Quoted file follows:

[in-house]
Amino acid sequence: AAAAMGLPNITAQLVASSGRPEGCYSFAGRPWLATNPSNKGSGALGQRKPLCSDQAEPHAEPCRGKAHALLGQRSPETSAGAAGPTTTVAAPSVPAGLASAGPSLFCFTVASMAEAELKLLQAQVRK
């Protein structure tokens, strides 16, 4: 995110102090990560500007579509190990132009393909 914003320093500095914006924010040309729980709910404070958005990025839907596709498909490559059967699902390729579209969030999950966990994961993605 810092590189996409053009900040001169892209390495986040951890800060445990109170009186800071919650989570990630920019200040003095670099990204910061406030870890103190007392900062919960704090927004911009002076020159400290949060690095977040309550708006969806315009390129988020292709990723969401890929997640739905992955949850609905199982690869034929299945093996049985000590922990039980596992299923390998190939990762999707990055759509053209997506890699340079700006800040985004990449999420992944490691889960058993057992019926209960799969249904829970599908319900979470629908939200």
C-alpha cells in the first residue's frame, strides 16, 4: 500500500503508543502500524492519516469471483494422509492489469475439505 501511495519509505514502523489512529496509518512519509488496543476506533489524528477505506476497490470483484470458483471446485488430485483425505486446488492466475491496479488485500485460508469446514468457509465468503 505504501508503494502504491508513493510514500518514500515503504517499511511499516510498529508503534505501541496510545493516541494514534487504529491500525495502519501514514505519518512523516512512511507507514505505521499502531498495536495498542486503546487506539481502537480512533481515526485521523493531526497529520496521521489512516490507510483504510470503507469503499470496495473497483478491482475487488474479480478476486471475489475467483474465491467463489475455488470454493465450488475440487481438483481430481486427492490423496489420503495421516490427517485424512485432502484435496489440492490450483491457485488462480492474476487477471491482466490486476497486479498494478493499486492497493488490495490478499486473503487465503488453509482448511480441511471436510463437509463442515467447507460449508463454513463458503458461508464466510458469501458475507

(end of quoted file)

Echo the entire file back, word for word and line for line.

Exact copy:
[in-house]
Amino acid sequence: AAAAMGLPNITAQLVASSGRPEGCYSFAGRPWLATNPSNKGSGALGQRKPLCSDQAEPHAEPCRGKAHALLGQRSPETSAGAAGPTTTVAAPSVPAGLASAGPSLFCFTVASMAEAELKLLQAQVRK
């Protein structure tokens, strides 16, 4: 995110102090990560500007579509190990132009393909 914003320093500095914006924010040309729980709910404070958005990025839907596709498909490559059967699902390729579209969030999950966990994961993605 810092590189996409053009900040001169892209390495986040951890800060445990109170009186800071919650989570990630920019200040003095670099990204910061406030870890103190007392900062919960704090927004911009002076020159400290949060690095977040309550708006969806315009390129988020292709990723969401890929997640739905992955949850609905199982690869034929299945093996049985000590922990039980596992299923390998190939990762999707990055759509053209997506890699340079700006800040985004990449999420992944490691889960058993057992019926209960799969249904829970599908319900979470629908939200």
C-alpha cells in the first residue's frame, strides 16, 4: 500500500503508543502500524492519516469471483494422509492489469475439505 501511495519509505514502523489512529496509518512519509488496543476506533489524528477505506476497490470483484470458483471446485488430485483425505486446488492466475491496479488485500485460508469446514468457509465468503 505504501508503494502504491508513493510514500518514500515503504517499511511499516510498529508503534505501541496510545493516541494514534487504529491500525495502519501514514505519518512523516512512511507507514505505521499502531498495536495498542486503546487506539481502537480512533481515526485521523493531526497529520496521521489512516490507510483504510470503507469503499470496495473497483478491482475487488474479480478476486471475489475467483474465491467463489475455488470454493465450488475440487481438483481430481486427492490423496489420503495421516490427517485424512485432502484435496489440492490450483491457485488462480492474476487477471491482466490486476497486479498494478493499486492497493488490495490478499486473503487465503488453509482448511480441511471436510463437509463442515467447507460449508463454513463458503458461508464466510458469501458475507